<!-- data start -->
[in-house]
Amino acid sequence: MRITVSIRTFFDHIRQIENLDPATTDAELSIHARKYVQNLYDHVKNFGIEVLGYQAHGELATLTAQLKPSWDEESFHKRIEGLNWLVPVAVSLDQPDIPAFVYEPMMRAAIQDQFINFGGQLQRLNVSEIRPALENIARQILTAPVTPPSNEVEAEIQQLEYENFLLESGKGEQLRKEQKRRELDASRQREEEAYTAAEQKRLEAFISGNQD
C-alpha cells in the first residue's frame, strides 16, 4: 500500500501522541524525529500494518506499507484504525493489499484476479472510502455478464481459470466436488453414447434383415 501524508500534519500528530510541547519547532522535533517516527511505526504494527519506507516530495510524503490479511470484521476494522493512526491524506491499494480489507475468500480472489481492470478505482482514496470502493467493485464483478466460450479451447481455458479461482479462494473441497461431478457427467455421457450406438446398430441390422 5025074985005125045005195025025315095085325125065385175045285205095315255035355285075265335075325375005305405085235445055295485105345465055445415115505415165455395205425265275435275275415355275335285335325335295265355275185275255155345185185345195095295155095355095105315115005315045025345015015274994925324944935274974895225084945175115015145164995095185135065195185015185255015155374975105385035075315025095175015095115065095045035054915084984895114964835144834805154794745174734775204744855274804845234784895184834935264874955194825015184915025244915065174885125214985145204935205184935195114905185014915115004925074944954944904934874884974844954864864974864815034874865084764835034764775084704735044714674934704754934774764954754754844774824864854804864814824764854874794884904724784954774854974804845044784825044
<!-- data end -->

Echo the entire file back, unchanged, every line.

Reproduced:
[in-house]
Amino acid sequence: MRITVSIRTFFDHIRQIENLDPATTDAELSIHARKYVQNLYDHVKNFGIEVLGYQAHGELATLTAQLKPSWDEESFHKRIEGLNWLVPVAVSLDQPDIPAFVYEPMMRAAIQDQFINFGGQLQRLNVSEIRPALENIARQILTAPVTPPSNEVEAEIQQLEYENFLLESGKGEQLRKEQKRRELDASRQREEEAYTAAEQKRLEAFISGNQD
C-alpha cells in the first residue's frame, strides 16, 4: 500500500501522541524525529500494518506499507484504525493489499484476479472510502455478464481459470466436488453414447434383415 501524508500534519500528530510541547519547532522535533517516527511505526504494527519506507516530495510524503490479511470484521476494522493512526491524506491499494480489507475468500480472489481492470478505482482514496470502493467493485464483478466460450479451447481455458479461482479462494473441497461431478457427467455421457450406438446398430441390422 5025074985005125045005195025025315095085325125065385175045285205095315255035355285075265335075325375005305405085235445055295485105345465055445415115505415165455395205425265275435275275415355275335285335325335295265355275185275255155345185185345195095295155095355095105315115005315045025345015015274994925324944935274974895225084945175115015145164995095185135065195185015185255015155374975105385035075315025095175015095115065095045035054915084984895114964835144834805154794745174734775204744855274804845234784895184834935264874955194825015184915025244915065174885125214985145204935205184935195114905185014915115004925074944954944904934874884974844954864864974864815034874865084764835034764775084704735044714674934704754934774764954754754844774824864854804864814824764854874794884904724784954774854974804845044784825044